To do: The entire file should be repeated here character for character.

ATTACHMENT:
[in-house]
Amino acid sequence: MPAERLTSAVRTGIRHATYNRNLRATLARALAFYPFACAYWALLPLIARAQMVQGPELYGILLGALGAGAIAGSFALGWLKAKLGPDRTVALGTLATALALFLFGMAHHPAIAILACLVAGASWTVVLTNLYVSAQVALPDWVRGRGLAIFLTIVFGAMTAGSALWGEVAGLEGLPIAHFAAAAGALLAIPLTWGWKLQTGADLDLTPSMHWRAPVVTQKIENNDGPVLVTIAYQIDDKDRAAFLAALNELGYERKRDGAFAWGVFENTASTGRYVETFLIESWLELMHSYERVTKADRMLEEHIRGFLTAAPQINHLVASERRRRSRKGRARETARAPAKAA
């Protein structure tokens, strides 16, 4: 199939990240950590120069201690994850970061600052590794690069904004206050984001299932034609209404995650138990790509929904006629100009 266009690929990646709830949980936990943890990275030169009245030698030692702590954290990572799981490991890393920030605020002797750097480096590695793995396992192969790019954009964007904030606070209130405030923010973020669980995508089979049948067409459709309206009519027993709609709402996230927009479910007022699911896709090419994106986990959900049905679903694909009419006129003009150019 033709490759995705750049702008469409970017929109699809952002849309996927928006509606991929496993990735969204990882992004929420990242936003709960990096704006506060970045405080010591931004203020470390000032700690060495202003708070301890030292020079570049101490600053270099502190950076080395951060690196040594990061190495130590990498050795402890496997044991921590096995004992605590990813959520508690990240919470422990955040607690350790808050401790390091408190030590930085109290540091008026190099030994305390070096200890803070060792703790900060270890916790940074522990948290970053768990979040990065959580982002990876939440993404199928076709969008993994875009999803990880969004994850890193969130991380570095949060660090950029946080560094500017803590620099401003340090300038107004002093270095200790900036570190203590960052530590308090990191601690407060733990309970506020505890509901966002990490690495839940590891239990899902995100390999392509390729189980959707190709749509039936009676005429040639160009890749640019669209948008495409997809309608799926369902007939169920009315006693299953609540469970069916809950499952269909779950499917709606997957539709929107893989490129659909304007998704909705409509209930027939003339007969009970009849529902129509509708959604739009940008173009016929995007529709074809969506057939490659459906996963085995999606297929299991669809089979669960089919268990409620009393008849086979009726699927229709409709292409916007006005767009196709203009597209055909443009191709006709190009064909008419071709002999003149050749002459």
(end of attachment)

[in-house]
Amino acid sequence: MPAERLTSAVRTGIRHATYNRNLRATLARALAFYPFACAYWALLPLIARAQMVQGPELYGILLGALGAGAIAGSFALGWLKAKLGPDRTVALGTLATALALFLFGMAHHPAIAILACLVAGASWTVVLTNLYVSAQVALPDWVRGRGLAIFLTIVFGAMTAGSALWGEVAGLEGLPIAHFAAAAGALLAIPLTWGWKLQTGADLDLTPSMHWRAPVVTQKIENNDGPVLVTIAYQIDDKDRAAFLAALNELGYERKRDGAFAWGVFENTASTGRYVETFLIESWLELMHSYERVTKADRMLEEHIRGFLTAAPQINHLVASERRRRSRKGRARETARAPAKAA
């Protein structure tokens, strides 16, 4: 199939990240950590120069201690994850970061600052590794690069904004206050984001299932034609209404995650138990790509929904006629100009 266009690929990646709830949980936990943890990275030169009245030698030692702590954290990572799981490991890393920030605020002797750097480096590695793995396992192969790019954009964007904030606070209130405030923010973020669980995508089979049948067409459709309206009519027993709609709402996230927009479910007022699911896709090419994106986990959900049905679903694909009419006129003009150019 033709490759995705750049702008469409970017929109699809952002849309996927928006509606991929496993990735969204990882992004929420990242936003709960990096704006506060970045405080010591931004203020470390000032700690060495202003708070301890030292020079570049101490600053270099502190950076080395951060690196040594990061190495130590990498050795402890496997044991921590096995004992605590990813959520508690990240919470422990955040607690350790808050401790390091408190030590930085109290540091008026190099030994305390070096200890803070060792703790900060270890916790940074522990948290970053768990979040990065959580982002990876939440993404199928076709969008993994875009999803990880969004994850890193969130991380570095949060660090950029946080560094500017803590620099401003340090300038107004002093270095200790900036570190203590960052530590308090990191601690407060733990309970506020505890509901966002990490690495839940590891239990899902995100390999392509390729189980959707190709749509039936009676005429040639160009890749640019669209948008495409997809309608799926369902007939169920009315006693299953609540469970069916809950499952269909779950499917709606997957539709929107893989490129659909304007998704909705409509209930027939003339007969009970009849529902129509509708959604739009940008173009016929995007529709074809969506057939490659459906996963085995999606297929299991669809089979669960089919268990409620009393008849086979009726699927229709409709292409916007006005767009196709203009597209055909443009191709006709190009064909008419071709002999003149050749002459």